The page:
Feed Your Baby This Food If You Want to Raise a Genius
Pediatricians have advised parents to wait till babies are at least 1 year old before introducing this brain food, but that may soon change based on these exciting new findings.
DONOT6_STUDIO/ShutterstockBehold, the incredible, edible egg.
The egg white is a cholesterol-free source of animal protein, and the yolk is our most concentrated dietary source of choline, an uber-important nutrient that assists in brain development, helps you maintain focus, and improves memory. (Here are some other facts about choline your doctors want you to know.) When eggs are also supplemented with docosahexaenoic acid (DHA) (an omega-3 fatty acid that serves as a structural component of the brain), they’re virtually unparalleled as a brain-superfood. (Here are more great brain foods to try.)
Due to allergy concerns, however, parents in this country are customarily advised to wait a full year before introducing their babies to eggs. That may soon change, thanks to a brand-new study out of Washington University in St. Louis, which showed that feeding eggs to babies as early as six months results in higher concentrations of brain-enhancing choline and DHA. The study, which was published in the American Journal of Clinical Nutrition, used data from another study by the same group of scientists that was published earlier in the year, which found that introducing eggs to babies at six months significantly improves growth in young children.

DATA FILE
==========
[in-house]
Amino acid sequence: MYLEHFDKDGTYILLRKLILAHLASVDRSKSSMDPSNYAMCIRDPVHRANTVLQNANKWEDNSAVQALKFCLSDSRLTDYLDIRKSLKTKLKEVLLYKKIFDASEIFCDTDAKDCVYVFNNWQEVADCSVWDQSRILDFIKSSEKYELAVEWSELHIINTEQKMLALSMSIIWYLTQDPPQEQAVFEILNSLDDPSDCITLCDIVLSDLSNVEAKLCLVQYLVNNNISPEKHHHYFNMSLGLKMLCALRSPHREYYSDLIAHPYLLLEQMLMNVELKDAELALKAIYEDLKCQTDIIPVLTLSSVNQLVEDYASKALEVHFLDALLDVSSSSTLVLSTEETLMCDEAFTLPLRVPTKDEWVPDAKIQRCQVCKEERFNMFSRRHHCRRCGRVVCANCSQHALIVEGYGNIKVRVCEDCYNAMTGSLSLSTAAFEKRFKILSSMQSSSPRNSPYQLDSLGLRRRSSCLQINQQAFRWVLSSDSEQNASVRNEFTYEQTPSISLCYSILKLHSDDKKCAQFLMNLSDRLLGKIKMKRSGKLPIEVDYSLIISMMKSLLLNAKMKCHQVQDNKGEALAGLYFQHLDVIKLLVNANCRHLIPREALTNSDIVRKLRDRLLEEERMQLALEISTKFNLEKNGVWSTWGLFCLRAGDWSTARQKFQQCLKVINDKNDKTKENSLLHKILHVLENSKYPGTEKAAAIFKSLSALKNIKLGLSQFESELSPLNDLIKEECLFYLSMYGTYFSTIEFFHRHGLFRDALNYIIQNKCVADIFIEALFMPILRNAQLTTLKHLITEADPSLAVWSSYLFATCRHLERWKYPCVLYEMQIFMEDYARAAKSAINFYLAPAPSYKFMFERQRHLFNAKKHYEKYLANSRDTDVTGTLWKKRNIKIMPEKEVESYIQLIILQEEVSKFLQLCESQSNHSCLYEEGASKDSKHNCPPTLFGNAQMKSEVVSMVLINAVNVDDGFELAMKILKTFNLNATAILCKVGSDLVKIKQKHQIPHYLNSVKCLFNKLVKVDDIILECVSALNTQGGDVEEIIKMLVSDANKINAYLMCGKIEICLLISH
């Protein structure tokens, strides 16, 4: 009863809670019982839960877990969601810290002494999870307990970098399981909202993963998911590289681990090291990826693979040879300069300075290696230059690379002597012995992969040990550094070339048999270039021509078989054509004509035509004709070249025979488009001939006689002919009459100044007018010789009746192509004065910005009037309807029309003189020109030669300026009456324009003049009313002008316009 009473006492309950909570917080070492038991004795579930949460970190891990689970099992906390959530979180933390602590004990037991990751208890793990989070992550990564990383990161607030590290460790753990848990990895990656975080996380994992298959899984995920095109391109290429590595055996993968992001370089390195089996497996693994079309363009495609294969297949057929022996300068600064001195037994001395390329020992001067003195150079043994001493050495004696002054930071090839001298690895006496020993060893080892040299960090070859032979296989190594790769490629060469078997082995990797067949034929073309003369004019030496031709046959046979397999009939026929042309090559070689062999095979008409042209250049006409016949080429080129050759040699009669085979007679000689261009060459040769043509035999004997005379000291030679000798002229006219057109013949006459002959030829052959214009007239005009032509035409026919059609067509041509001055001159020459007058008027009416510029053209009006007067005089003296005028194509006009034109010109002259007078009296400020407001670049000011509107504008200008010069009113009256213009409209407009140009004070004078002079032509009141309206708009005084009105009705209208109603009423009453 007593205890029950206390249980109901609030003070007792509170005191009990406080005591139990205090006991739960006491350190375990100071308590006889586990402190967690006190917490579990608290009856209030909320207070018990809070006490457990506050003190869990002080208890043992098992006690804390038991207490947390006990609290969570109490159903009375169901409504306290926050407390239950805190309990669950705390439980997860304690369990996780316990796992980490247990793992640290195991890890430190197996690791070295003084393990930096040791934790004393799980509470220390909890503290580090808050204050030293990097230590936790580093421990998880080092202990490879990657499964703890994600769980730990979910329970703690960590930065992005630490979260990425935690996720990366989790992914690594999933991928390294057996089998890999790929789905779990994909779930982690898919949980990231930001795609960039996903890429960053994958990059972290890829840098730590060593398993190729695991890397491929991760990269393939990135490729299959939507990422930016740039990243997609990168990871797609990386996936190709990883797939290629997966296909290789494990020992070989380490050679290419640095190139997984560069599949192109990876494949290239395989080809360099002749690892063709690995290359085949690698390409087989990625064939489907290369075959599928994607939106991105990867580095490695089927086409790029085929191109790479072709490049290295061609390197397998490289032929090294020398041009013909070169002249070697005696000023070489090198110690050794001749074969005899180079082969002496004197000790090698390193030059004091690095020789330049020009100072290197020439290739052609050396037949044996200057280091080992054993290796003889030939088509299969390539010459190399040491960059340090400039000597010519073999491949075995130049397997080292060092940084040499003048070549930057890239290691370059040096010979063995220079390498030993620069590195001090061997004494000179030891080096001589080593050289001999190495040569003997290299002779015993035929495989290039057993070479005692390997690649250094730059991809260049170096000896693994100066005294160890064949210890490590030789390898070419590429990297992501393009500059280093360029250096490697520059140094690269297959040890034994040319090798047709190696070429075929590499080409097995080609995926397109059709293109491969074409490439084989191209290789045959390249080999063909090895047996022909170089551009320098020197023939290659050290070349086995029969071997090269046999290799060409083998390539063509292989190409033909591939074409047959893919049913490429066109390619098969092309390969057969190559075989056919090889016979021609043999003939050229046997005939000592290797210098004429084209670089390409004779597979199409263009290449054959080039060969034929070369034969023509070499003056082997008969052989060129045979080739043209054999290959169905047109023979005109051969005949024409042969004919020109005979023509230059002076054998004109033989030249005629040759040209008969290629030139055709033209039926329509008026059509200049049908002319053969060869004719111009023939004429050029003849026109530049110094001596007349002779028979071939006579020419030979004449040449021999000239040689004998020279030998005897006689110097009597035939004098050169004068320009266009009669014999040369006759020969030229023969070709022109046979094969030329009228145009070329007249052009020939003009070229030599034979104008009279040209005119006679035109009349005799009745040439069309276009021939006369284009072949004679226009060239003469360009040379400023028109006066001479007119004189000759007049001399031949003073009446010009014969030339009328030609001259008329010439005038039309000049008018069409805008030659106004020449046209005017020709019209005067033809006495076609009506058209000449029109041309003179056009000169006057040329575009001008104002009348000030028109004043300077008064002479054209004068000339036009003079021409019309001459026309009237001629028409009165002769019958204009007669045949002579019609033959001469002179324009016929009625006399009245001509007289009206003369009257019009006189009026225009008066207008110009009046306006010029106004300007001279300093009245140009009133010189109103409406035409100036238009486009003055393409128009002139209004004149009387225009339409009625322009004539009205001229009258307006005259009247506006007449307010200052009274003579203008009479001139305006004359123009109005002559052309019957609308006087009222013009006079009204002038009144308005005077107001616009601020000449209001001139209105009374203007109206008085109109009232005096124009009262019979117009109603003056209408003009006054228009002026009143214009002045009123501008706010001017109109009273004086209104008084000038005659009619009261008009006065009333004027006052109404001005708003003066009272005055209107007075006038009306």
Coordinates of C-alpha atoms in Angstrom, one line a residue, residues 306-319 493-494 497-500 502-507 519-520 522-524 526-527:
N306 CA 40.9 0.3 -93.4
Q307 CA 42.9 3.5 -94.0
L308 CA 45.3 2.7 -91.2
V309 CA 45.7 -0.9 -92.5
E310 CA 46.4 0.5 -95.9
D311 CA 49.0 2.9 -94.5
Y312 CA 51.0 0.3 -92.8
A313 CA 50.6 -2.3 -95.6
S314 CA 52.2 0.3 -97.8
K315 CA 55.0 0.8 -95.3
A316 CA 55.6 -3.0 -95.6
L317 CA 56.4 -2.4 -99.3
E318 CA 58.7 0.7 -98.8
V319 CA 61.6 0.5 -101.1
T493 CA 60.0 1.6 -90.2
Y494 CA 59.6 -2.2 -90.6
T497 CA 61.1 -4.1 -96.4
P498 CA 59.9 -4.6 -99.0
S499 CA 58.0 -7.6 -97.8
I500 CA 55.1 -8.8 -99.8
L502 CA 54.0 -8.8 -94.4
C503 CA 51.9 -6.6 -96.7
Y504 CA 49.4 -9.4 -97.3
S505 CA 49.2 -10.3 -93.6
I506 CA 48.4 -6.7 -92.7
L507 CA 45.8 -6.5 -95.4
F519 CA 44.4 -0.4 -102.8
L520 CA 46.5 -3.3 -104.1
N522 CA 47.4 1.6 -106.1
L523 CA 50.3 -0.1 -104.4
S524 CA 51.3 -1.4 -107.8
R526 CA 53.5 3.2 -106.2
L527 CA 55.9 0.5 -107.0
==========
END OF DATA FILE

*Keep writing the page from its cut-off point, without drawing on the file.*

For both studies, a group of 163 babies, aged six to nine months, from a rural, indigenous population in Ecuador, were randomly assigned to be fed either one egg per day for six months (the “egg intervention group”) or no eggs at all (the “control group”). For the earlier-published research, the babies growth was measured. For this research, the babies’ blood was tested for levels of choline, DHA, and other vital nutrients. What the scientists found was that after six months, the egg intervention group had significantly higher concentrations of choline, DHA, and several other important nutrients in their bloodstream. And as an added bonus, there were no allergic reactions reported.
“The findings supported our hypothesis that early introduction of eggs significantly improved choline and other markers in its methyl group metabolism pathway,” the study authors wrote. Since the early introduction of eggs—as early as six months—can benefit not only physical growth but also brain development, it may not be long before pediatricians begin recommending that parents introduce eggs as early as six months.